[lit-ideas] Re: What is information?

  • From: Walter Okshevsky <wokshevs@xxxxxx>
  • To: lit-ideas@xxxxxxxxxxxxx
  • Date: Thu, 5 Oct 2006 13:58:13 -0230 (NDT)

No blank stare from me here. On a first reading, I believe Donal's post
below is a lucid and  persuasive rebuttal of my hypothesis. To weave
threads together, I think the example of "sexuality" also illustrates
his case well. (And if you're Canadian, you and Stephen Harper might apply
Donal's account to "marriage." Yes, same sex marriage talk is back.)

Thank you, Donal; that was very instructive (on the particular topic at
hand.) Your memory is also impressive.

Speaking of "at hand," (vorhandensein), "Martin" refers to Martin
Heidegger who made the claim that language thinks us rather than the

Walter C. Okshevsky
Memorial University

On Thu, 5 Oct 2006, Donal McEvoy wrote:

> > > This view is contrasted with non-essentialism which states
> > > that for any given entity there are no specified traits
> > > which that entity must have to to be defined as that entity.
> > > http://en.wikipedia.org/wiki/Essentialism
> > >
> >
> > W: Regarding the last sentence: But isn't that property one that is being
> > claimed to be essentially shared by all entities? The claim identifies a
> > property all entities have in common: all entities exhibit the property of
> > having no traits necessary for their being the entities they are.
> This is not correct a paraphrase I fear.
> It may be that certain entities must have certain traits in order to be that
> entity: for example, an entity like a universal law must have the 'trait' of
> having universal rather than more localised application; a certain element
> must have the 'trait' of a certain atomic number; light must have the trait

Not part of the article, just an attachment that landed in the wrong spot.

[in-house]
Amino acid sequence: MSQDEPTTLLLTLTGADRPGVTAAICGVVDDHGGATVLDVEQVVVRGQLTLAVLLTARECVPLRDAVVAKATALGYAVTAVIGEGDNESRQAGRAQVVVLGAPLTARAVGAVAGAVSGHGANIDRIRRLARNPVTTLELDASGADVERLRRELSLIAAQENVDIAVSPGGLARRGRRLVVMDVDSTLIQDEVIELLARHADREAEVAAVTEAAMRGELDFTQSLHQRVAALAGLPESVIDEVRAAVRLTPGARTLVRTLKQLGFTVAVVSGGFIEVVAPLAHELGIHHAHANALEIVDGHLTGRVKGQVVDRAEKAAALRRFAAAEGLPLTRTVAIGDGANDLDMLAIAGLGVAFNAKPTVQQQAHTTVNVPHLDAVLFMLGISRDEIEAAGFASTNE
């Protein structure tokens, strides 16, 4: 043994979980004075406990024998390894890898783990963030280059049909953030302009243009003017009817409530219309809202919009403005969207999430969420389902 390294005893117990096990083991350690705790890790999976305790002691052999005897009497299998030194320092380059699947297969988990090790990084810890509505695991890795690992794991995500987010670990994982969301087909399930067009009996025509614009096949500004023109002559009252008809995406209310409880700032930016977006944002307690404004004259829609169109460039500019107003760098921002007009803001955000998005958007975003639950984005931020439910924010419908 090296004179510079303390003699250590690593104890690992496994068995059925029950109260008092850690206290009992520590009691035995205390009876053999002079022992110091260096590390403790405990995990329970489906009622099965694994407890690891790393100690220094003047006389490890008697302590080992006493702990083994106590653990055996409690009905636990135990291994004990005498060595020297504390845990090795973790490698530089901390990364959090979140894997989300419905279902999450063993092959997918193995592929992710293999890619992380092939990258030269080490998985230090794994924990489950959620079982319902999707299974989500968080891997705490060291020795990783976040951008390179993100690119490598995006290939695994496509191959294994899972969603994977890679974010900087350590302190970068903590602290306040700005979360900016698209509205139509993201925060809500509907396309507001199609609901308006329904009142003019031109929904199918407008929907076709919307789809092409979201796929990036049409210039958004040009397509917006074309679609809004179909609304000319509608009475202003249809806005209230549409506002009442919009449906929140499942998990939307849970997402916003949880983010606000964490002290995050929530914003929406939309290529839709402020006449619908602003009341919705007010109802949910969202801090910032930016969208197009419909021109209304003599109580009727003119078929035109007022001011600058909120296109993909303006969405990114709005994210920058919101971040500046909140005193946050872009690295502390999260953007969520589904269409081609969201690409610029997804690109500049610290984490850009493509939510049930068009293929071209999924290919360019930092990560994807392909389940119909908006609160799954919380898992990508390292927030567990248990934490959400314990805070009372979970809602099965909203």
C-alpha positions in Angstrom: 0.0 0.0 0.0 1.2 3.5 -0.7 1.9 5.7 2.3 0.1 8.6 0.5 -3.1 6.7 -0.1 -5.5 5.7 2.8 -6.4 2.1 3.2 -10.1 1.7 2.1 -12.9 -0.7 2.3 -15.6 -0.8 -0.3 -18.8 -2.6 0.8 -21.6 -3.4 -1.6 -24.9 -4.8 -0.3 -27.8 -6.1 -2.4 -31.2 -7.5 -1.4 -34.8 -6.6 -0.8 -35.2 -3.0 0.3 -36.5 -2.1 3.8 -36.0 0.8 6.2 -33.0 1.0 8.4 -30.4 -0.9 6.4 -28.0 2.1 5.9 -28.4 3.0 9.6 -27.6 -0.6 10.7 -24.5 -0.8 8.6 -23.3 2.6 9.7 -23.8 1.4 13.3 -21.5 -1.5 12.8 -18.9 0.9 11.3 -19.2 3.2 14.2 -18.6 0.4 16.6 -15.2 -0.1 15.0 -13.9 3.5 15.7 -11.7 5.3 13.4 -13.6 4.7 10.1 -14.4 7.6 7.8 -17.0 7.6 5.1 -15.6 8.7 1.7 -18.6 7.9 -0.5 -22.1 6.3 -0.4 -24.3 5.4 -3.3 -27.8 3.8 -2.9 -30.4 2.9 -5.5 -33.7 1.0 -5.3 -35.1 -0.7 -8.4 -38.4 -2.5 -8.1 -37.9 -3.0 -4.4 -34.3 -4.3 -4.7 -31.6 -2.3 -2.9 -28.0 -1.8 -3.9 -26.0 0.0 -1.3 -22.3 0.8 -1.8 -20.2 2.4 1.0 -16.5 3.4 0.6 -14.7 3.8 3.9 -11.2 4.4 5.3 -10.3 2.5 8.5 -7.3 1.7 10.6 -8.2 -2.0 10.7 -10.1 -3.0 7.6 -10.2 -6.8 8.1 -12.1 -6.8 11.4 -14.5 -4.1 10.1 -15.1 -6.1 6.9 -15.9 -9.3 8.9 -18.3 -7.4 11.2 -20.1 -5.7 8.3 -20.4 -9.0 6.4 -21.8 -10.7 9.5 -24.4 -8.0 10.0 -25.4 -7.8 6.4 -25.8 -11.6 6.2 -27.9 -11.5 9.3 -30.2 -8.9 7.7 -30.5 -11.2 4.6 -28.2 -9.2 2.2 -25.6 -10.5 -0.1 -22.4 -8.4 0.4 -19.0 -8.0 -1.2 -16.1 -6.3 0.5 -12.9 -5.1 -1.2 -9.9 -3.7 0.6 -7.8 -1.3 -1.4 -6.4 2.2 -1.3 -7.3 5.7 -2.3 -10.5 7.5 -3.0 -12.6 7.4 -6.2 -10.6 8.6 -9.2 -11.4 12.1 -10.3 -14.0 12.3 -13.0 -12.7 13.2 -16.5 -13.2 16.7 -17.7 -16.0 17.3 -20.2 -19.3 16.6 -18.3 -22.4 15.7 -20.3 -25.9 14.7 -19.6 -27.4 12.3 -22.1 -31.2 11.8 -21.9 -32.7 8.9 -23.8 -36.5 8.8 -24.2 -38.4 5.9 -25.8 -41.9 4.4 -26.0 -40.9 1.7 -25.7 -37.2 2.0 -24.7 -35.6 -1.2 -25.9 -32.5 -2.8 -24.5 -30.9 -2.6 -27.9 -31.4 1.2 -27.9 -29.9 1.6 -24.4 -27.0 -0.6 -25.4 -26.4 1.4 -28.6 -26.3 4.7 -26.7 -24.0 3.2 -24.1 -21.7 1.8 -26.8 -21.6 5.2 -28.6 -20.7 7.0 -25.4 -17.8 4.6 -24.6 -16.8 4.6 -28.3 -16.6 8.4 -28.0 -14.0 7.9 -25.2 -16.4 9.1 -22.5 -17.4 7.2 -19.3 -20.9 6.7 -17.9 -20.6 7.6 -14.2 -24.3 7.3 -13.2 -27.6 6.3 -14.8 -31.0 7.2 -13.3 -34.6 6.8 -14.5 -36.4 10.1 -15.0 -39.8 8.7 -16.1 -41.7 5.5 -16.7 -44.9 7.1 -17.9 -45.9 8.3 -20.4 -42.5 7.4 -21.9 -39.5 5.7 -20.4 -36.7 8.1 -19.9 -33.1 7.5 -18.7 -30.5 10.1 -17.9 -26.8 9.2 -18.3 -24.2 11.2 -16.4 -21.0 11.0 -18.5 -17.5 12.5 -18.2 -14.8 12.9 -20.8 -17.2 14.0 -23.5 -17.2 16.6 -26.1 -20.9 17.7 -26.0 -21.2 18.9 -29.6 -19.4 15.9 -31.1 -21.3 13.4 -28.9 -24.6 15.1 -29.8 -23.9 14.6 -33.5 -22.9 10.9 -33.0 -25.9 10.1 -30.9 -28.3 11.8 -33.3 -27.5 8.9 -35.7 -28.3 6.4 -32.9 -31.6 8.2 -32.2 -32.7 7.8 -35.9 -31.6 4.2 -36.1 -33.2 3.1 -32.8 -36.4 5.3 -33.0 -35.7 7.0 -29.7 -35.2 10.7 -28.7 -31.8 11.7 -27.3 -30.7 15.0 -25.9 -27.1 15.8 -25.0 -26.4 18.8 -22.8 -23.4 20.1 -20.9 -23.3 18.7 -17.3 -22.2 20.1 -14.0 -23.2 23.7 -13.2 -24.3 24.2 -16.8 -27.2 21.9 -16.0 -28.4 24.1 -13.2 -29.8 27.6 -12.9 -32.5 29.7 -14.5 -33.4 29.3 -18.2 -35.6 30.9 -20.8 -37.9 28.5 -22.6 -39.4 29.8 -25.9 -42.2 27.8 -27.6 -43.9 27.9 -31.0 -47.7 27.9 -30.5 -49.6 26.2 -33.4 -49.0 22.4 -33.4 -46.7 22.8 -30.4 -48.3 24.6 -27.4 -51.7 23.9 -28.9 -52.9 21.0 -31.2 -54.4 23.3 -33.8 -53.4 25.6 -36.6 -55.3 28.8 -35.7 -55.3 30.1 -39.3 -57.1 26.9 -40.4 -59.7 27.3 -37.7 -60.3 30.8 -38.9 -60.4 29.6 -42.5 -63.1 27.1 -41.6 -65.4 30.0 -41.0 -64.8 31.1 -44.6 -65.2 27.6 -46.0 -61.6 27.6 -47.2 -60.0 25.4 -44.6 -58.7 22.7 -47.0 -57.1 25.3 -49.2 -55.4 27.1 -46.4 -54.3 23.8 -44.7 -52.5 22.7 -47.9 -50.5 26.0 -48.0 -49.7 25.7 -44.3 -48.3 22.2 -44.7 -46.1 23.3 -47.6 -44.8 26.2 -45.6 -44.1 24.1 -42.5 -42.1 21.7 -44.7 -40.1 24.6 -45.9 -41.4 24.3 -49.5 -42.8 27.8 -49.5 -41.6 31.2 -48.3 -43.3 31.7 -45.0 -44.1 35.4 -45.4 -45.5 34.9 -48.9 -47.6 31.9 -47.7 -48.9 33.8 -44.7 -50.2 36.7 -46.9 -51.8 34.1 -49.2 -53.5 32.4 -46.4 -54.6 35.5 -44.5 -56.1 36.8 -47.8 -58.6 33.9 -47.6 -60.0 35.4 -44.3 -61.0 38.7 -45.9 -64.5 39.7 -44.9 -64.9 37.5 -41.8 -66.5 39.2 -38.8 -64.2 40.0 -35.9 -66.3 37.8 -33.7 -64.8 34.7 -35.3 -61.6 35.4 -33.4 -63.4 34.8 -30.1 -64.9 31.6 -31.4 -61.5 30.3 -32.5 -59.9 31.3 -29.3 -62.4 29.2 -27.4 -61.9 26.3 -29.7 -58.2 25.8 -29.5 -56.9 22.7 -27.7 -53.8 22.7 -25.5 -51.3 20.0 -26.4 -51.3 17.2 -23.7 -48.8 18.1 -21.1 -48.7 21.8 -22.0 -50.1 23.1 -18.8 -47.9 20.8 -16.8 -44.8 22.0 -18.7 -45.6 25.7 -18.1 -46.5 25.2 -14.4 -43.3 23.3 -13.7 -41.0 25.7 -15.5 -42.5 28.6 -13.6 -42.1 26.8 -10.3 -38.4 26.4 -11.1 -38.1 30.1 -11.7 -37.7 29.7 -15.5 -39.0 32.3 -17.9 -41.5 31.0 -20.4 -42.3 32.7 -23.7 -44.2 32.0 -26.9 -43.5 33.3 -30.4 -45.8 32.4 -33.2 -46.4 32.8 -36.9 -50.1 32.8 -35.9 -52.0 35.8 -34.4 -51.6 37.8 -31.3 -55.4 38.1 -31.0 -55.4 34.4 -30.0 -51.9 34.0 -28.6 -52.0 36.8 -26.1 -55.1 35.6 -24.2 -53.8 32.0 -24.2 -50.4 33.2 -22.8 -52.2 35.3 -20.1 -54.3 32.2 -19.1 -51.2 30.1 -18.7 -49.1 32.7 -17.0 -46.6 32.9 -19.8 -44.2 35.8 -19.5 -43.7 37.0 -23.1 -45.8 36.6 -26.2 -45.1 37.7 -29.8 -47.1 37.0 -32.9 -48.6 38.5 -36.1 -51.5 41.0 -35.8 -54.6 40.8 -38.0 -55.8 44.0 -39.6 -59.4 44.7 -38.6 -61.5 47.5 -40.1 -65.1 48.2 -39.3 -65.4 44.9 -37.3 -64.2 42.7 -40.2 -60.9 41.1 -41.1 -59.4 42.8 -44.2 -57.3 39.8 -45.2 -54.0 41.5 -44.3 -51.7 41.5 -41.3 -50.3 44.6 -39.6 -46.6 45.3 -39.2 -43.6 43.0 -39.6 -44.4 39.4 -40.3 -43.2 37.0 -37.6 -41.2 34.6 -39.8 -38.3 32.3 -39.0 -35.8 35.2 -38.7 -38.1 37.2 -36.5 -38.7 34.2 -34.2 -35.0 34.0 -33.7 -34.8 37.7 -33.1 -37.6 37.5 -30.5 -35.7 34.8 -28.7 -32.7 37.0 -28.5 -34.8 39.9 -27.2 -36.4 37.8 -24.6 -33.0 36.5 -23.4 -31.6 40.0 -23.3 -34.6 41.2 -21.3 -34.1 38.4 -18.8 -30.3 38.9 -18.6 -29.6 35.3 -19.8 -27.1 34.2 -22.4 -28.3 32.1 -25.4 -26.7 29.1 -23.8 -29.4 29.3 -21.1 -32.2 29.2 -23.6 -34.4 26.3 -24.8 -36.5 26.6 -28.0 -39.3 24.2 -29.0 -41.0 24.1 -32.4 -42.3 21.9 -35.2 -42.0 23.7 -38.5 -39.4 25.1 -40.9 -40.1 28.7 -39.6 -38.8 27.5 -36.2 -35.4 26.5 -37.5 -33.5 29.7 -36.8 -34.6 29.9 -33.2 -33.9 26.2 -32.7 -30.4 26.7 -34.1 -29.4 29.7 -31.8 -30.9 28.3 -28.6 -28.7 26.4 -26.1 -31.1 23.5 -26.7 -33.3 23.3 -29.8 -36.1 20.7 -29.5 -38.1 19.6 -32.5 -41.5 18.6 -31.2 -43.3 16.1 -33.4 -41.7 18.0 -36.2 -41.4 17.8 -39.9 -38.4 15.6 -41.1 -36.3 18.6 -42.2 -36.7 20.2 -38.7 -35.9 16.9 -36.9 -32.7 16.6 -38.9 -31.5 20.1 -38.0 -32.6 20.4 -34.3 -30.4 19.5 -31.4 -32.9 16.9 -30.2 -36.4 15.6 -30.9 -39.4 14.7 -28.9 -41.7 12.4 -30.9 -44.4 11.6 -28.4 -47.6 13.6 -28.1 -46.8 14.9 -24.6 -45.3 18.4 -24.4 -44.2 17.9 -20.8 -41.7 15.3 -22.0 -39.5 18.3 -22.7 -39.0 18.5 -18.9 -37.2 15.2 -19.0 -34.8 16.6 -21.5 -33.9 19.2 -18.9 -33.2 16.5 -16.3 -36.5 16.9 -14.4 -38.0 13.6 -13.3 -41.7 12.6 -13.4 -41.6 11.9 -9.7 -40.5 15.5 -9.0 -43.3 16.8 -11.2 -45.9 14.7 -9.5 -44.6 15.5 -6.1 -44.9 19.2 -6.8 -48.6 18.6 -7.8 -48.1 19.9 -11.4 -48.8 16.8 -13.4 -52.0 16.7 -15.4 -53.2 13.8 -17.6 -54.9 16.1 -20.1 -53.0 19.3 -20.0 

> of a certain speed if it is to be light etc.
> What does not follow is that these entities *must be defined* this way. They
> may be defined this way. They may not. The point about entities not having
> any necessary definition is not a point that they necessarily always lack any
> definite traits (depending on how we define them or theorise them) but that
> it is not the case that a certain word or concept or term must necessarily be
> used to refer to those entities or that the terms etc. we normally use to
> refer to such entities cannot be used in a different way (I might call my
> partner 'my light' though s/he moves slightly slower than the speed of light
> as used a physical constant).
> Walter's attempts to discern a kind of Russellian paradox here (a la 'Is the
> set of sets that are not members of themselves a member of itself?') and a
> kind of incoherence (a la 'If all entities necessarily lack any necessary
> qualities then that is a quality they possess of necessity') seems to me
> unsuccessful. Entities, such a light, may have necessary 'traits' or they may
> not (depending how we use the term 'light', our theories etc.).
> Whatever. Essentialism in terms of "definition" is that there is a kind of
> *conceptual necessity* here. Anti-essentialism denies there is such a
> 'conceptual necessity' while admitting that we can (if we want) approach
> entities *as though* their character is established by 'conceptual necessity'
> (although this is in fact not true necessity but merely stipulation as to how
> to use words) and that we can theorise that certain entities have necessary
> traits.
> As a result I do not think Walter has shown that anti-essentialism must be
> wrong because it is a denial of a claim that
> > itself presupposes the truth or necessity of
> > the
> > claim being denied,
> Also I don't know who "Martin" is or what profundity or otherwise lies in
> Walter's suggestion that:-
> > Perhaps language and/or reason thinks us more than we think it/them (to
> > borrow
> > and turn a remark by Martin).
> I mean what "thinks us"?
> Donal
> Thinking of blaming my thinking on what "thinks us" if I can only think what
> this thought means
> while feeling Walter's post, like earlier ones of his and Phil's, arises from
> confusion about the difference between language and non-linguistic reality
> England
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